Oxford

Polaris 'super-microscope' installed at Rutherford Appleton Laboratory

Polaris super-microscope
Image caption The Polaris contains 44km of fibre optics

A £4m "super-microscope" that can see objects a million times smaller than a speck of dust has been installed at the Rutherford Appleton Laboratory.

The Polaris took five years to design and build and its makers say it is one of the most advanced in the world.

Neutron scientist Steve Hull at the laboratory in Didcot, Oxfordshire, said it could help improve the performance of laptop and mobile phone batteries.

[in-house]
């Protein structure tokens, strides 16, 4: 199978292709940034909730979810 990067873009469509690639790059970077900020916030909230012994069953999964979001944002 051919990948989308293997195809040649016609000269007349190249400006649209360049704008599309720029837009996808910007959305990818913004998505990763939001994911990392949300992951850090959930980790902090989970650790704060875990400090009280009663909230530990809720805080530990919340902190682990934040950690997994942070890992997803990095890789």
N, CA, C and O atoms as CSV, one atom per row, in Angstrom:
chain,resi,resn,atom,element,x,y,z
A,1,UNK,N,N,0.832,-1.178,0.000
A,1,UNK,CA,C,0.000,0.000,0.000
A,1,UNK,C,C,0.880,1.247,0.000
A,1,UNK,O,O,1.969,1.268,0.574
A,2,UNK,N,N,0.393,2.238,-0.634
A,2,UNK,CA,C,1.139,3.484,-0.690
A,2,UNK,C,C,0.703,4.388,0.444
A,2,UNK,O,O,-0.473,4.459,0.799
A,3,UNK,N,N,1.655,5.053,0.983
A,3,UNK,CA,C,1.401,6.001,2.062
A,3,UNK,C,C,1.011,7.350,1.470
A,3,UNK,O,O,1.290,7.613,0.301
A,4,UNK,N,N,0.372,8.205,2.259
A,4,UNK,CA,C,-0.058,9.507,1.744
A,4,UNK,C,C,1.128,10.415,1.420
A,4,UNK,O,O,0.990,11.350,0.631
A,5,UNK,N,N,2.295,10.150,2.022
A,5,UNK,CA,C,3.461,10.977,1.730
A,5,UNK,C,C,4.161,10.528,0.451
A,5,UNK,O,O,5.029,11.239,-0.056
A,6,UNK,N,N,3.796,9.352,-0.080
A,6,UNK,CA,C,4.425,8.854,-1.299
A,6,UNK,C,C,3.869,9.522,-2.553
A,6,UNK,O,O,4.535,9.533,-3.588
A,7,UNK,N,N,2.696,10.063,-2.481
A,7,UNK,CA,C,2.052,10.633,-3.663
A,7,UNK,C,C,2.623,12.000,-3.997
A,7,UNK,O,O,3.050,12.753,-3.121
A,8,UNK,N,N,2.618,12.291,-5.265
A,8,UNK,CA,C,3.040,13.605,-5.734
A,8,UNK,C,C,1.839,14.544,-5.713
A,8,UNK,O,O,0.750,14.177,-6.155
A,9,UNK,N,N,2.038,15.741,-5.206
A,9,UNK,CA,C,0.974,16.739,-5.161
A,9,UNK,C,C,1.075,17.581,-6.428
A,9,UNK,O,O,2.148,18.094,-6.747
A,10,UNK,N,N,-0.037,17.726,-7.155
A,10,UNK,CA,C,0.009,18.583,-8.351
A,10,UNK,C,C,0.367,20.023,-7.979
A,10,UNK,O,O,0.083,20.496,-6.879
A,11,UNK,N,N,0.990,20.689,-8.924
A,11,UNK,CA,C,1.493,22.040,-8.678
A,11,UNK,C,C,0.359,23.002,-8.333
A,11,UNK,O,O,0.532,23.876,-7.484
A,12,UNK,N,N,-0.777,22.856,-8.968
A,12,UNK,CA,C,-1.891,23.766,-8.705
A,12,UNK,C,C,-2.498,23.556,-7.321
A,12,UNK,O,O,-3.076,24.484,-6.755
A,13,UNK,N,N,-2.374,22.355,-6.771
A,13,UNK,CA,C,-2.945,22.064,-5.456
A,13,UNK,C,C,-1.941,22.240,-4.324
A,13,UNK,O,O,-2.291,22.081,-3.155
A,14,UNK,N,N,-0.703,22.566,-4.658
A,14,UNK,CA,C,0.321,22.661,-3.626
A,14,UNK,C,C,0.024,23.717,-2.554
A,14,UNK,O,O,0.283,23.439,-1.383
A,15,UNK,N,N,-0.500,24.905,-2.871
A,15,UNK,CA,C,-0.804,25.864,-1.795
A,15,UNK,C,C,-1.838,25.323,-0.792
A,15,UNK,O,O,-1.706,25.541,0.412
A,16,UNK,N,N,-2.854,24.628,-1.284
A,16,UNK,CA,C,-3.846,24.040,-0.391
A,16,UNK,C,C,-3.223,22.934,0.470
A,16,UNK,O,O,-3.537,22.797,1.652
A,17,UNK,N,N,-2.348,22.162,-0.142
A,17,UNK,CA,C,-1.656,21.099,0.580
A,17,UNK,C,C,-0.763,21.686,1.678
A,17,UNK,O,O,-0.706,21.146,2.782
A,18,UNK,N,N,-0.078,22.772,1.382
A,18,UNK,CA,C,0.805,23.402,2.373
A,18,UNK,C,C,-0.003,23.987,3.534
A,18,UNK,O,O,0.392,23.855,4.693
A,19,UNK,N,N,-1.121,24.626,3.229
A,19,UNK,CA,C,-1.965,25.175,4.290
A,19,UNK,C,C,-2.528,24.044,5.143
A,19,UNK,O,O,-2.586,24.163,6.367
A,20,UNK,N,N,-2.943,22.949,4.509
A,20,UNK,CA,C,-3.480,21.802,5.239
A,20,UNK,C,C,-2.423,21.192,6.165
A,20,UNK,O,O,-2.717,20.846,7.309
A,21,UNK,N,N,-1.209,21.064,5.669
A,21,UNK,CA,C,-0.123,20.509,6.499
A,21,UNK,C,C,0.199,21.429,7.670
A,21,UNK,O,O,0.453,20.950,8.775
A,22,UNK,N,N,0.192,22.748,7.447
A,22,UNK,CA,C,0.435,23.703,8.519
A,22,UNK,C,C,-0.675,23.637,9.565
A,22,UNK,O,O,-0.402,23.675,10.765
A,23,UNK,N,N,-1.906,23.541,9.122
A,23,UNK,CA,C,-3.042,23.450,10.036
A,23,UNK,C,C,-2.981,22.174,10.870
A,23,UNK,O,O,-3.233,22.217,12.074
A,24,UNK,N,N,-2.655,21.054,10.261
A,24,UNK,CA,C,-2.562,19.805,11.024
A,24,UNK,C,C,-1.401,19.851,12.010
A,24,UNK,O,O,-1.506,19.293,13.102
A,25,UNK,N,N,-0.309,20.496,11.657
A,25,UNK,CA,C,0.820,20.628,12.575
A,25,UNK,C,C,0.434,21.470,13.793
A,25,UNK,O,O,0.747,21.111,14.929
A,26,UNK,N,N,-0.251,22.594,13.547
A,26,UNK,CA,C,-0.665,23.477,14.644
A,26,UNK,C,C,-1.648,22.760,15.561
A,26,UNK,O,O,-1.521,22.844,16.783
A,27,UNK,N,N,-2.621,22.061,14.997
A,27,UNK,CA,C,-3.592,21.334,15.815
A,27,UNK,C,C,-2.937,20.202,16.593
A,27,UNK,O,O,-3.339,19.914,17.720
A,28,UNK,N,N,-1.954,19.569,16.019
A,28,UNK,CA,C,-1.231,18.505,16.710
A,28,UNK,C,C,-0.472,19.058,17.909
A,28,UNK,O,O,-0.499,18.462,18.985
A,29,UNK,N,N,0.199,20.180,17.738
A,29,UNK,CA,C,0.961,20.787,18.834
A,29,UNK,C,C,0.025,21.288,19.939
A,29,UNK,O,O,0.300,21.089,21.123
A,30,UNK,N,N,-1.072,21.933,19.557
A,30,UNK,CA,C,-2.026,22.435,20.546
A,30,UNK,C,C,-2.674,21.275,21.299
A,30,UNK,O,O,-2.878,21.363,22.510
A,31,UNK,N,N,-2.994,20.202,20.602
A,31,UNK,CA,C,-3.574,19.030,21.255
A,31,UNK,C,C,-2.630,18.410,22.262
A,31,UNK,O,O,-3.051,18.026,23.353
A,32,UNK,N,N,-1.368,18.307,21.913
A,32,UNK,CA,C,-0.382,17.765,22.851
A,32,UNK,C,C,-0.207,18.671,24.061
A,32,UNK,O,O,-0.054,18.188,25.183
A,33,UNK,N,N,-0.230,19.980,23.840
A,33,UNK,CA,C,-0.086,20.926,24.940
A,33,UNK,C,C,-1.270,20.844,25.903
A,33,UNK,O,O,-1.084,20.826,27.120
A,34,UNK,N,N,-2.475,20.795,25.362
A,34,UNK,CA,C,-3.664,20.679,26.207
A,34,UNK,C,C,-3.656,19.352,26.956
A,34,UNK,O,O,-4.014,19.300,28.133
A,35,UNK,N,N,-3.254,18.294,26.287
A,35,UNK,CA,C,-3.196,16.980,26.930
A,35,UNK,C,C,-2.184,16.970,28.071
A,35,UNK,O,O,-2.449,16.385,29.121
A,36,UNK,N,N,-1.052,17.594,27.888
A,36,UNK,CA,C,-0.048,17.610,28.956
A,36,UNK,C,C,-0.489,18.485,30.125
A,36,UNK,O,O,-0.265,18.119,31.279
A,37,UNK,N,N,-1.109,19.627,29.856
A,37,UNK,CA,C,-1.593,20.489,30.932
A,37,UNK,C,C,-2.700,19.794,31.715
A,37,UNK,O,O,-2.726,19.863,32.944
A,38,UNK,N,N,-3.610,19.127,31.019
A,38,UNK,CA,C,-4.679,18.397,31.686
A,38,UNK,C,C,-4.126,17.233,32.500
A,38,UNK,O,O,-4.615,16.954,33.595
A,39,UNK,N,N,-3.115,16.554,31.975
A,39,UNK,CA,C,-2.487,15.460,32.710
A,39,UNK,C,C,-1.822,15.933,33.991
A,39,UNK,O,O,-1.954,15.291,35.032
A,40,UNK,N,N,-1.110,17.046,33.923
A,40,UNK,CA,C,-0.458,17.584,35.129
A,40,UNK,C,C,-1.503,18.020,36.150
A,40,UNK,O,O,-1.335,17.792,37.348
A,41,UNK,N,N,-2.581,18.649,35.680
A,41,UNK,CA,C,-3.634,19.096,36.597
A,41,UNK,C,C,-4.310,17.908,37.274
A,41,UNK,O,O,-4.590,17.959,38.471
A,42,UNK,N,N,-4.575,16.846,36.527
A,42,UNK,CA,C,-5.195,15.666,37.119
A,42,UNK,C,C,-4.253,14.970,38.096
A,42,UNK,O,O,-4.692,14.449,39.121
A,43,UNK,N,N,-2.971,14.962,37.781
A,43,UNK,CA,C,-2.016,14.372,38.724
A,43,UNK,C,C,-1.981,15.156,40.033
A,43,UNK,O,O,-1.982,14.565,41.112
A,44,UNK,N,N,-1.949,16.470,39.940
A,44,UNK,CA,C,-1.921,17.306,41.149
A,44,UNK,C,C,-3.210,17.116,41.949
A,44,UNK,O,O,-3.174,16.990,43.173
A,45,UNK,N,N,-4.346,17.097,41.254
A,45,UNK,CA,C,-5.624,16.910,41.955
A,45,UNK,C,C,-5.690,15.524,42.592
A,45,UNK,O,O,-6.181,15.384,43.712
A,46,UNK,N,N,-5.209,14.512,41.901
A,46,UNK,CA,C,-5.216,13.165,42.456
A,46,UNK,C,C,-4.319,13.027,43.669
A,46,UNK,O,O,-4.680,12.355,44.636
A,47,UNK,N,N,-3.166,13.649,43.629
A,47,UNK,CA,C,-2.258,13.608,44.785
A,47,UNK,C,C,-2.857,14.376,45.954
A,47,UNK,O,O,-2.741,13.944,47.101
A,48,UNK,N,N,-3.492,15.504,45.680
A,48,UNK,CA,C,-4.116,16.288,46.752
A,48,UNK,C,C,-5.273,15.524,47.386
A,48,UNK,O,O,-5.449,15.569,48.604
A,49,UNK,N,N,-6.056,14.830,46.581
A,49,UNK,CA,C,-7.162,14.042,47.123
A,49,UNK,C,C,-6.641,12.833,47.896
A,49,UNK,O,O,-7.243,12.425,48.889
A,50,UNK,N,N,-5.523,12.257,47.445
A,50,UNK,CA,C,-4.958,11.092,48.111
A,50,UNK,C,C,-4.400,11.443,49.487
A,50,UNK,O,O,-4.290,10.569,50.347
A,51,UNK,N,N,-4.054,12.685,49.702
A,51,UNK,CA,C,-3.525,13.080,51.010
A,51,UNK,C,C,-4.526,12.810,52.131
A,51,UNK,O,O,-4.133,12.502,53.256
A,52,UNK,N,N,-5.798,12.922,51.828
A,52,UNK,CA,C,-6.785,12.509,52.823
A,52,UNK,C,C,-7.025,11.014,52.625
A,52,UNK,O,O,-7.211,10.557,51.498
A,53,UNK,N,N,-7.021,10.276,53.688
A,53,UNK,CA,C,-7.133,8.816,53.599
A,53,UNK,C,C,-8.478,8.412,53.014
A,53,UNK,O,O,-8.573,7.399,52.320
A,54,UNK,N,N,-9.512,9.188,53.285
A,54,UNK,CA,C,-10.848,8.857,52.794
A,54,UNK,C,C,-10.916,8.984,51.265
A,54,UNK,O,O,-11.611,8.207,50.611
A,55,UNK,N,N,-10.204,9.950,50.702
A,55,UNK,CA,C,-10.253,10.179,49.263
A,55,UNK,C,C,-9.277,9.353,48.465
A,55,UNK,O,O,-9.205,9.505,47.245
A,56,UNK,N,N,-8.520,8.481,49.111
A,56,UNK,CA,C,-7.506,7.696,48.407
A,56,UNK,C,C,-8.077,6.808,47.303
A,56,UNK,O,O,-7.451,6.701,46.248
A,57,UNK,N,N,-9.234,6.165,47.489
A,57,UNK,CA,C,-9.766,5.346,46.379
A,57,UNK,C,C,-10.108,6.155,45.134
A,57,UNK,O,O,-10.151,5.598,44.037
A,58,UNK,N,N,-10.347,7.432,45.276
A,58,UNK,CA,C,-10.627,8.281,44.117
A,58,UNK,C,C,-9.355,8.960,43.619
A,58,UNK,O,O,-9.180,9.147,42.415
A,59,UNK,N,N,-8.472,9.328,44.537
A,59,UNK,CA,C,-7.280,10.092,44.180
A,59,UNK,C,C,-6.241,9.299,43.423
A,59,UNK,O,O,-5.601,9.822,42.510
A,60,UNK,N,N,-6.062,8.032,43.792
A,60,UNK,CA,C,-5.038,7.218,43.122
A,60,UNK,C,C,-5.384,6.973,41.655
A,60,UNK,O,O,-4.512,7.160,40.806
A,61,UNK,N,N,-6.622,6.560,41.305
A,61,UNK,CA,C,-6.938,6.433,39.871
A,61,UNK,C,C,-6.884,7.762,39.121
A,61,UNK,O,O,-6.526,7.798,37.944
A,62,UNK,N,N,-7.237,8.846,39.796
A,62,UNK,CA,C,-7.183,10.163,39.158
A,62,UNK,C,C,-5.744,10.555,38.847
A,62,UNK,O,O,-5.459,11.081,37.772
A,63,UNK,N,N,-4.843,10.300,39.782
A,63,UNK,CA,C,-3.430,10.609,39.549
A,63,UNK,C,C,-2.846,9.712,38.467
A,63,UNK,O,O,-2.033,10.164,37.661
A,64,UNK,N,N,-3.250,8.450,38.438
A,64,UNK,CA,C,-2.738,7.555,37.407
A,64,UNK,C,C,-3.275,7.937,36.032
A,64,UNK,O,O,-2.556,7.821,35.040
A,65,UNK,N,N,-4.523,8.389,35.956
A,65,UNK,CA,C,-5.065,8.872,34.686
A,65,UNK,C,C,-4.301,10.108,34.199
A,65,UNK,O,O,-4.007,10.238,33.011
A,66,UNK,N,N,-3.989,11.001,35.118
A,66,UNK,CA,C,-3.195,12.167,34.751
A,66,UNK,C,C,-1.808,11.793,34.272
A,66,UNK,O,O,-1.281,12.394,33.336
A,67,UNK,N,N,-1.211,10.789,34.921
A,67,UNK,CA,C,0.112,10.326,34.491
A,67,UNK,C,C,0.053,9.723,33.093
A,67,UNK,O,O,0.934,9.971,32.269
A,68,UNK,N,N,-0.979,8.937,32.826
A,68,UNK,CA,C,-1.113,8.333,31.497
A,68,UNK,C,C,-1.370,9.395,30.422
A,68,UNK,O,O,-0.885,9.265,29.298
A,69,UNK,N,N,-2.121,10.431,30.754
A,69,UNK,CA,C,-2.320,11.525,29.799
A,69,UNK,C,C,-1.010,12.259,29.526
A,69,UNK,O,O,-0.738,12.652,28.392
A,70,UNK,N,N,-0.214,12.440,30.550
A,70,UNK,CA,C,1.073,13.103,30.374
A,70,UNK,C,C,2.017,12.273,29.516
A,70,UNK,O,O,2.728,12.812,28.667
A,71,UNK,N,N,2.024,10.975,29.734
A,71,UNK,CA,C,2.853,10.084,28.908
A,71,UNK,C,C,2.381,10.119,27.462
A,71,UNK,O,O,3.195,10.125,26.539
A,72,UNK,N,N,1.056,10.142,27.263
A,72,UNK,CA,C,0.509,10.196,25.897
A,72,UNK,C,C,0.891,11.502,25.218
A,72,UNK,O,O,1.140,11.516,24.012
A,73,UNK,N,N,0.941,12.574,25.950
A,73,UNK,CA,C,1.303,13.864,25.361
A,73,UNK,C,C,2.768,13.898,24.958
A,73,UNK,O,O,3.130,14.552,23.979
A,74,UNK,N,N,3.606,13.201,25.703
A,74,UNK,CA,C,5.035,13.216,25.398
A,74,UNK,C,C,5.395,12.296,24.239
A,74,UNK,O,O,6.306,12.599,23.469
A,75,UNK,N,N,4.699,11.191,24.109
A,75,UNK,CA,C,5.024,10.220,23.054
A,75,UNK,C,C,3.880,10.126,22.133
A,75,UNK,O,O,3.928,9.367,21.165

It could also further the understanding of diseases like Alzheimer's.

The Polaris will measure objects that are nanometres in size, 100,000 times thinner than a strand of hair.

It means scientists can study how pharmaceutical drugs interact with molecules in the body.

The device is 4.7m long and 4.1m high. It contains 44km of fibre optics.

It was lowered into the laboratory by a 30-tonne crane.

More on this story

Related Internet links

The BBC is not responsible for the content of external Internet sites